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Tipping Point




That angry lady with the bright two-toned purple hair and deep rings under her eyes

the texture of tree-bark from an improper mixture of tears and foundation

is leaving AMA.

I have not met her, but I’ve heard her anger waft across the unit

And the residue of guilt that greases the space between action and inaction,

Between my-problem and not-my-problem,

Finds a voice to whisper about not trying hard enough, not doing more, not staying later,

Not somehow forcing her to see that if she leaves she could die.

I watch impotently from around the corner.

I watch a doctor get rebuffed.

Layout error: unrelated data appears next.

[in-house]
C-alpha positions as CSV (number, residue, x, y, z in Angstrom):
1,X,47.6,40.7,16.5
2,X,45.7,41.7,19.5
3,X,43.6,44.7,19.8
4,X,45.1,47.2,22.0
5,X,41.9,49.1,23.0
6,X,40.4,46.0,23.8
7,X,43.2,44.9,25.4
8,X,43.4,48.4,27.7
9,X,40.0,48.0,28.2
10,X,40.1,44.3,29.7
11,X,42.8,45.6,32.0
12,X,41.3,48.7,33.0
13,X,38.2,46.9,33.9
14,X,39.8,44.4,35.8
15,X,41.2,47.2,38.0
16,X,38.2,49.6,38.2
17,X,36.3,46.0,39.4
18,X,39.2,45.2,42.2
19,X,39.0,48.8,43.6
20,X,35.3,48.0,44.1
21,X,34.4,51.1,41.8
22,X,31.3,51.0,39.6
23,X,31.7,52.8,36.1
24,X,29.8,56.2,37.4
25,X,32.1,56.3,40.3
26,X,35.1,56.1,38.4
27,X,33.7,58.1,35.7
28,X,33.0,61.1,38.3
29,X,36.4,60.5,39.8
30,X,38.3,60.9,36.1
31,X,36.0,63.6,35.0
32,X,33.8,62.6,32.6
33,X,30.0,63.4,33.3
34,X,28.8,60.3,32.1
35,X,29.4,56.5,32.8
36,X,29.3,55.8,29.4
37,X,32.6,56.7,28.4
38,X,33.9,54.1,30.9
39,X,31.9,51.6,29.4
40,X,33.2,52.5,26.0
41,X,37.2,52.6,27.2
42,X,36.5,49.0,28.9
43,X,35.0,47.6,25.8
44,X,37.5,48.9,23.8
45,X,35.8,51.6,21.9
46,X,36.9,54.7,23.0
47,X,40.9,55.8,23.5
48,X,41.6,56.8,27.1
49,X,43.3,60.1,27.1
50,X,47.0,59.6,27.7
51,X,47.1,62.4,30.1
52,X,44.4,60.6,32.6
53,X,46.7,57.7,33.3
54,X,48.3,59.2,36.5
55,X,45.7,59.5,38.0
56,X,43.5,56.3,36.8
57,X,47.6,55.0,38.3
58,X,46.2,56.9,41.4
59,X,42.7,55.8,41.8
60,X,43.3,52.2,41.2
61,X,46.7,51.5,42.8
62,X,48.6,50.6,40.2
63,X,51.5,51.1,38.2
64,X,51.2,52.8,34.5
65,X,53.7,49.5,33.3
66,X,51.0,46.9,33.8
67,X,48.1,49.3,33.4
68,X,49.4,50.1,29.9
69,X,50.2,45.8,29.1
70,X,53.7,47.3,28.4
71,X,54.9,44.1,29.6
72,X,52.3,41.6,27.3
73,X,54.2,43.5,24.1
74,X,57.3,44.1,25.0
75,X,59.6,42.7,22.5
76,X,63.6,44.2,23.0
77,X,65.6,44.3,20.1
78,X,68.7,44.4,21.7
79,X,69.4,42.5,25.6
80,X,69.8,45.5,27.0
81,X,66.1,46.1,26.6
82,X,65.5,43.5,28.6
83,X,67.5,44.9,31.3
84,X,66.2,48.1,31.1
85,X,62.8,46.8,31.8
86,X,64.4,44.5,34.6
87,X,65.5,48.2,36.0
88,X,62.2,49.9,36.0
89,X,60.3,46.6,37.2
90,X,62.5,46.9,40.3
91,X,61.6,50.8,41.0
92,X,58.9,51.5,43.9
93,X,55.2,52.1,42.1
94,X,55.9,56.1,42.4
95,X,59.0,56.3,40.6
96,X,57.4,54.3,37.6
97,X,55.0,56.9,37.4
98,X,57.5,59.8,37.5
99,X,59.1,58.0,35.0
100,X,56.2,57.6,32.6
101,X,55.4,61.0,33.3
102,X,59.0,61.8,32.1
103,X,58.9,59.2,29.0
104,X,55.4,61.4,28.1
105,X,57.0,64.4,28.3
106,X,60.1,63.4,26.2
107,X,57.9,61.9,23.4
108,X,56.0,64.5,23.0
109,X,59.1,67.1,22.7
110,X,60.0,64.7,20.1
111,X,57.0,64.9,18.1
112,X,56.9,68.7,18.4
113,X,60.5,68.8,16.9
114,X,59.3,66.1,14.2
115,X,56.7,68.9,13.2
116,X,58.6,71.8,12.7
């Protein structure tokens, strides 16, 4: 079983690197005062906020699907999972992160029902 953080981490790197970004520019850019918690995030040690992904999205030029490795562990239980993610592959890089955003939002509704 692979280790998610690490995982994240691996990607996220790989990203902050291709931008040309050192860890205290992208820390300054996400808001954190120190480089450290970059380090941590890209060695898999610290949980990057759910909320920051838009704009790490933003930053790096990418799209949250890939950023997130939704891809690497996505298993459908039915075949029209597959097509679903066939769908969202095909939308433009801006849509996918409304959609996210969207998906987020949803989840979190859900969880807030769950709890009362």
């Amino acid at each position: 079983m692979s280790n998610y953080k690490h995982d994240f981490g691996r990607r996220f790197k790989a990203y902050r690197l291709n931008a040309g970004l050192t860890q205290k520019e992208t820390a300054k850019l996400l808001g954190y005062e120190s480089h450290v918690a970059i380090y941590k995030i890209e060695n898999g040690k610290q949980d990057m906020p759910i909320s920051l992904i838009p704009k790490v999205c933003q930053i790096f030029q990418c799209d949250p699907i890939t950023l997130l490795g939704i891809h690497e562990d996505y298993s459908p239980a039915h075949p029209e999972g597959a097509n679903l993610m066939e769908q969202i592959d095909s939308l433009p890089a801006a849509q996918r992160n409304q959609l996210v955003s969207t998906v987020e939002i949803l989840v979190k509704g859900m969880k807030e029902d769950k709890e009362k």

I watch two nurses lecture, and then bargain.

I try to look busy enough to have a reason to stand still

Still searching for an in, a crack to chip away her anger at all doctors, all family, all friends

And finding nothing…there! A drawing.

Whose drawings are those? I ask.

My son’s. I need to go home to him now. I’ve wasted enough time here without any help!

Is your son okay at home?

He’ll be better when I get there.

I know a lot of doctors have talked to you tonight, but…

No. No. No. I’m leaving. I’m leaving! You can’t stop me.

We talk more about her son, and

I walk away in defeat

To sit on the tipping point between caring more and caring less.

And as the hours blow past and knock me towards one side or another,

I wonder if the weight of the sleep I’ve had or lost,

Or the food I ate or forgot about

Will help me fall on the right side of empathy,

Or perhaps the left.



Against Medical Advice

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